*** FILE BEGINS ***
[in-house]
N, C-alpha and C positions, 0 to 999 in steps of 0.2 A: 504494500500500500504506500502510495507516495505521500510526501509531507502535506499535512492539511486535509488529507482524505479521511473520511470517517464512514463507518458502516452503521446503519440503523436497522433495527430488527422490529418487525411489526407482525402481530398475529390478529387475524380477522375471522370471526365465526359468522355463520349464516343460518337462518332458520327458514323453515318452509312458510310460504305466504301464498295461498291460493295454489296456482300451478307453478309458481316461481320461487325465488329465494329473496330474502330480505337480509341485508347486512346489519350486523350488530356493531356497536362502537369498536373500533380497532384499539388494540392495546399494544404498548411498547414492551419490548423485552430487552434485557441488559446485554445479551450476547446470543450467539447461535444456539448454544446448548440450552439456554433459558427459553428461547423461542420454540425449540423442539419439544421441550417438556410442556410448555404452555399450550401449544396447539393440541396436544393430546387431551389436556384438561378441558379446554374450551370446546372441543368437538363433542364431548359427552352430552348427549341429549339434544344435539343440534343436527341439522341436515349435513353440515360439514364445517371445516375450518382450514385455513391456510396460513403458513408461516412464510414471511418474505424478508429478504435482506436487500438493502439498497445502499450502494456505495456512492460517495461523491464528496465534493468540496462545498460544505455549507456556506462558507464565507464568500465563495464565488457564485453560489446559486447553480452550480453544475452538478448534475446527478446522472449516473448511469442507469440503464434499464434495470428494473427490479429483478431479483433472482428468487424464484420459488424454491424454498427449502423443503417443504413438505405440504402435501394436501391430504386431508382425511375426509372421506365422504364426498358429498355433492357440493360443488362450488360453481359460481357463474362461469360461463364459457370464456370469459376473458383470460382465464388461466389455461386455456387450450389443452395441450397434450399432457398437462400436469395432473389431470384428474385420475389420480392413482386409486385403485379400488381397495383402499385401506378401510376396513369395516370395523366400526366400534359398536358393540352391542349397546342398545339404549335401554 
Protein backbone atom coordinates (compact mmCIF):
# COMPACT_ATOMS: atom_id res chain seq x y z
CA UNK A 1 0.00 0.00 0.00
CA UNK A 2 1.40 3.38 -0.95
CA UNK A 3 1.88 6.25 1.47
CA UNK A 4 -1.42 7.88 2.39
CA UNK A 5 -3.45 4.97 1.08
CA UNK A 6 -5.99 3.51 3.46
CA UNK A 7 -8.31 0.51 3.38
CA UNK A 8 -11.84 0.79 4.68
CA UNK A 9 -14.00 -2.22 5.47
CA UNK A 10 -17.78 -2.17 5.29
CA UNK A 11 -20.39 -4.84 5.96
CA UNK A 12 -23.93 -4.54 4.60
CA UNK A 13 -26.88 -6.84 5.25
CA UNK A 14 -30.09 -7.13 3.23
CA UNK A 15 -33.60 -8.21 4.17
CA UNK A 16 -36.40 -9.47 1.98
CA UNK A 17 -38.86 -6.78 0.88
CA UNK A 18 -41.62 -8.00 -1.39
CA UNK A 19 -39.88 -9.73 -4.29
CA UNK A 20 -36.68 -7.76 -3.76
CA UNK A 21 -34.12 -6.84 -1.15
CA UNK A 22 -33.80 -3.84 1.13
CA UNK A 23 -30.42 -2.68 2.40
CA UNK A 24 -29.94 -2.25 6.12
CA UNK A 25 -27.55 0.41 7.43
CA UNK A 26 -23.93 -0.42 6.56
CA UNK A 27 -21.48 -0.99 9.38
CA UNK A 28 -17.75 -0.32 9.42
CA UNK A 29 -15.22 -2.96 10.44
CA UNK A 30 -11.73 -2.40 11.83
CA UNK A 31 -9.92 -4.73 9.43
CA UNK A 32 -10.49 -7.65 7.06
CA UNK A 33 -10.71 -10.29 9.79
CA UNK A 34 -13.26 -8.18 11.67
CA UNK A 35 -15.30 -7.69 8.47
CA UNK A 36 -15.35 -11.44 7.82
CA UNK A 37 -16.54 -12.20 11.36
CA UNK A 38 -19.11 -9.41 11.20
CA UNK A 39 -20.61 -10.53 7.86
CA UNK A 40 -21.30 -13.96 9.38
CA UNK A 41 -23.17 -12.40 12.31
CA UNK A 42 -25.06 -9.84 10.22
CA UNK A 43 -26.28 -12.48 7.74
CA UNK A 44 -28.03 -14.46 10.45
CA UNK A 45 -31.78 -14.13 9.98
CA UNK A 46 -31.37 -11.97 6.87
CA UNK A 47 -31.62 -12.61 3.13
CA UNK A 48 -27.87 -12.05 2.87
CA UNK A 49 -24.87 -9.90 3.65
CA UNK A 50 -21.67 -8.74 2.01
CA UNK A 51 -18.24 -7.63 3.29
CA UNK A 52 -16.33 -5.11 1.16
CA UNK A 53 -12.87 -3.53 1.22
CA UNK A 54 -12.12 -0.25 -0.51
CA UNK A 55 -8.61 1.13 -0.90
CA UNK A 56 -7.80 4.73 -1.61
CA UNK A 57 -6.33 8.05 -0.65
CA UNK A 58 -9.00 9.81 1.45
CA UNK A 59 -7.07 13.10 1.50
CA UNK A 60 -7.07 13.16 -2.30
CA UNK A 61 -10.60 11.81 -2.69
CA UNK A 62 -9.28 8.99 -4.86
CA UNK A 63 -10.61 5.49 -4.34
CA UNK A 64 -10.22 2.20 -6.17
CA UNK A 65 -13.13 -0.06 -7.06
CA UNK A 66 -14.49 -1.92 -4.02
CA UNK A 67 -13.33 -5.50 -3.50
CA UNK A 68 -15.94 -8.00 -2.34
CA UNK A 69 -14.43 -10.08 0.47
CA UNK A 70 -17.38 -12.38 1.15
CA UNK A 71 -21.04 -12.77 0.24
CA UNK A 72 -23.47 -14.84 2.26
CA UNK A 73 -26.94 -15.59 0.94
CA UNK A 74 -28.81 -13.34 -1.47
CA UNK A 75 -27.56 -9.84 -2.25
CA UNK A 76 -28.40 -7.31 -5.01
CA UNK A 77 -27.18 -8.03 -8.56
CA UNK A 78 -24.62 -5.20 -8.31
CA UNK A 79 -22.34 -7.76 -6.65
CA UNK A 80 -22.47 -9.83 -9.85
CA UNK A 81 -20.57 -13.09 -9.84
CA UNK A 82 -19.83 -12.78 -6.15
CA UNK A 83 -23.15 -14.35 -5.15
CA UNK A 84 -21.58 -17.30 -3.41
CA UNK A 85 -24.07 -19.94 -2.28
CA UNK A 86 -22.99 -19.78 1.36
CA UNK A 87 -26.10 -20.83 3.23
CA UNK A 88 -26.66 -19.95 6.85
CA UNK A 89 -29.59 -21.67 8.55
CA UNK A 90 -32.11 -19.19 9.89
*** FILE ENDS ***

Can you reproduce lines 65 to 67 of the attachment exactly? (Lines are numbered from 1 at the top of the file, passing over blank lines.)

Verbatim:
CA UNK A 61 -10.60 11.81 -2.69
CA UNK A 62 -9.28 8.99 -4.86
CA UNK A 63 -10.61 5.49 -4.34